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October 4, 2017
Humanitarian Response

The Rohingya Crisis


The Rohingya Crisis

What is the background to the crisis?

At the end of August 2017, violence broke out in Rakhine State, Myanmar leading to one of the fastest population movements in recent decades.

More than 500,000 people – the majority Rohingya women, children and elderly – have fled across the border into Cox’s Bazaar in Bangladesh, one of the country’s poorest and most overpopulated districts. An estimated 400,000 people remain in conflict zones of Rakhine State, Myanmar, where needs are unknown and access is incredibly difficult.

The vast movement of people across the border has put huge strain on existing camps and settlements in Bangladesh, and on host communities who are supporting the new arrivals.

New settlements have formed and are expanding rapidly. Large numbers of people are still arriving every day in densely packed sites, looking for refuge.

On 13 September, Antonio Guterres, the UN Secretary General, described the humanitarian situation facing the people fleeing violence in Rakhine state as ‘catastrophic’ and called for international aid agencies to step up their operations. On 28 September, in his briefing to the UN Security Council, Mr Guterres said: “The situation has spiralled into the world’s fastest developing refugee emergency, a humanitarian and human rights nightmare.”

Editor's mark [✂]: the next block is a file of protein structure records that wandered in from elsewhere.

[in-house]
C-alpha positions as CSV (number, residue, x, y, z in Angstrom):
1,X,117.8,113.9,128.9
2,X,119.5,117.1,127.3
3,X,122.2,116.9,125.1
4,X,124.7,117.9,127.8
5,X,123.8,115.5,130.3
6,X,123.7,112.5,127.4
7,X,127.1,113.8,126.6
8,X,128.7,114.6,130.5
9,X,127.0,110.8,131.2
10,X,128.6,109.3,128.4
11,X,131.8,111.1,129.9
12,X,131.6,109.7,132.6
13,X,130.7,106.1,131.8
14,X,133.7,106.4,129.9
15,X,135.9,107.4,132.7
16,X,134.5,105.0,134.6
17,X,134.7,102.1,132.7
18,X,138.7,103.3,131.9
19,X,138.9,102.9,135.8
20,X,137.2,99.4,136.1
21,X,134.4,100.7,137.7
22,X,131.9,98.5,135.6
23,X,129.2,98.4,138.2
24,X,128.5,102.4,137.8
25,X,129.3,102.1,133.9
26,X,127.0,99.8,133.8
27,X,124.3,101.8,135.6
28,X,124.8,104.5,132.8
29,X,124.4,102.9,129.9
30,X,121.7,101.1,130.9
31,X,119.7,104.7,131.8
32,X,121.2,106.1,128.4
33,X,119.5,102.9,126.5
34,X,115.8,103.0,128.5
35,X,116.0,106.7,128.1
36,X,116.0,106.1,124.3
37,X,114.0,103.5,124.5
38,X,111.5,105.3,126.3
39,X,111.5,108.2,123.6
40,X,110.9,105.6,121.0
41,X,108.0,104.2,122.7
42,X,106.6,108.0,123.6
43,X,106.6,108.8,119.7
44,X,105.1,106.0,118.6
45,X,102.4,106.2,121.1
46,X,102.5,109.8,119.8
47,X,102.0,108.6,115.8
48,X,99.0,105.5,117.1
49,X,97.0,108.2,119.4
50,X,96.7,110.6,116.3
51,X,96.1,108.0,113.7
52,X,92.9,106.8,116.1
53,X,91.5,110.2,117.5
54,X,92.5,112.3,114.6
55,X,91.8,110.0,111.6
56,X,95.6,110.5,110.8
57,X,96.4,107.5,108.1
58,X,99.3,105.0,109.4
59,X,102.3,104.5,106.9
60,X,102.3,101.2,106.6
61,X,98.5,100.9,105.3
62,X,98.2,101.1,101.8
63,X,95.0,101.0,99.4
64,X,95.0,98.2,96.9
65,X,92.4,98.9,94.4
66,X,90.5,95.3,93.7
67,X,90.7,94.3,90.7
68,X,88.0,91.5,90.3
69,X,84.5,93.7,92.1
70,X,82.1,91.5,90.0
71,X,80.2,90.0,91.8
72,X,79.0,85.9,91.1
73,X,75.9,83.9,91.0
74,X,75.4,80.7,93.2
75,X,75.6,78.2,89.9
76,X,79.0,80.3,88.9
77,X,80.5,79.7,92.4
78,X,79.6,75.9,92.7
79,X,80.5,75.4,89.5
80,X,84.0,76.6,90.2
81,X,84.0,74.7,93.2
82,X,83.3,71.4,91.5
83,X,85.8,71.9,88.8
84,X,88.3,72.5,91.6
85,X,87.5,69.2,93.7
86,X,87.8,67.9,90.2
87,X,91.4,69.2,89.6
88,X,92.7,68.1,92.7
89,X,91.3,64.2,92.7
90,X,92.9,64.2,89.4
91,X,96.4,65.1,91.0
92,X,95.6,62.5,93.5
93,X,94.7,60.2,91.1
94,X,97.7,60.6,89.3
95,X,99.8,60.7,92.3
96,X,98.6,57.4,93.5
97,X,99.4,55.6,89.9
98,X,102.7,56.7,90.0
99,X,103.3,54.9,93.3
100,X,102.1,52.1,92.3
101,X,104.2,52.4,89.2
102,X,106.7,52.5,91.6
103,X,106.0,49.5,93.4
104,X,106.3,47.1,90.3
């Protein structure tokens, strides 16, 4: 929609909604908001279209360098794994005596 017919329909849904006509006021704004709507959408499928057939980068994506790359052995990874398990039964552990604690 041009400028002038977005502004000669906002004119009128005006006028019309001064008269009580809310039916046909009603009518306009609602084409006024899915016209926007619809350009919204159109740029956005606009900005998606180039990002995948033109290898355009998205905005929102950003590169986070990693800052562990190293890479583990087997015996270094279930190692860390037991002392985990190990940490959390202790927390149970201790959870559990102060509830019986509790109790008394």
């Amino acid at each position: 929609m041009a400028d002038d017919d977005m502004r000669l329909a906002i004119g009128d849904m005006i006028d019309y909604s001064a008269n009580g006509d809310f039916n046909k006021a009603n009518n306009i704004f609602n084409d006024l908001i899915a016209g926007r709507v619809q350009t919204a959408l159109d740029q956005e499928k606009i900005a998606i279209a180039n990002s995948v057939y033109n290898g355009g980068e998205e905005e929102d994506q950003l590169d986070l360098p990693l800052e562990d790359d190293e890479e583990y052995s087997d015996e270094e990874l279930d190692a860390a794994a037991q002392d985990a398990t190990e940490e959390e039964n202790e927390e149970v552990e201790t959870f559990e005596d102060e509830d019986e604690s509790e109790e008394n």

What will World Jewish Relief’s response be?

World Jewish Relief has been monitoring the evolving situation since the end of August 2017 while simultaneously responding to Hurricanes in the Caribbean and an earthquake in Mexico. We remain operational in Haiti in response to Hurricane Andrew in 2016, in Nepal following the devastating 2015 earthquake, in Turkey and Greece meeting the needs of Syrian Refugees and in Kenya and Uganda assisting those affected by the food security crisis.

We have been in contact with a well respected Bangladeshi relief agency that is based in Cox’s Bazaar and discussing a possible partnership dependent on our ability to make a substantive difference to the scale of their operation. They are already providing emergency food and water assistance to almost 1,900 newly arrived Rohingya families who have struggled to find food and have no source of income.

Utilising our recently established Disaster Fund, World Jewish Relief is looking to expand the scale of its food assistance programme to newly arrived refugees providing critical support to this complex humanitarian refugee crisis.

World Jewish Relief’s Disaster Fund enables us to rapidly respond to crises anywhere in the world. A contribution to our Disaster Fund will enable World Jewish Relief to consider initiating a major emergency food response programme with a partner agency in Cox’s Bazaar Bangladesh, who are already operational within the Rohingya refugee context.

Why did hundreds of thousands of people flee Myanmar?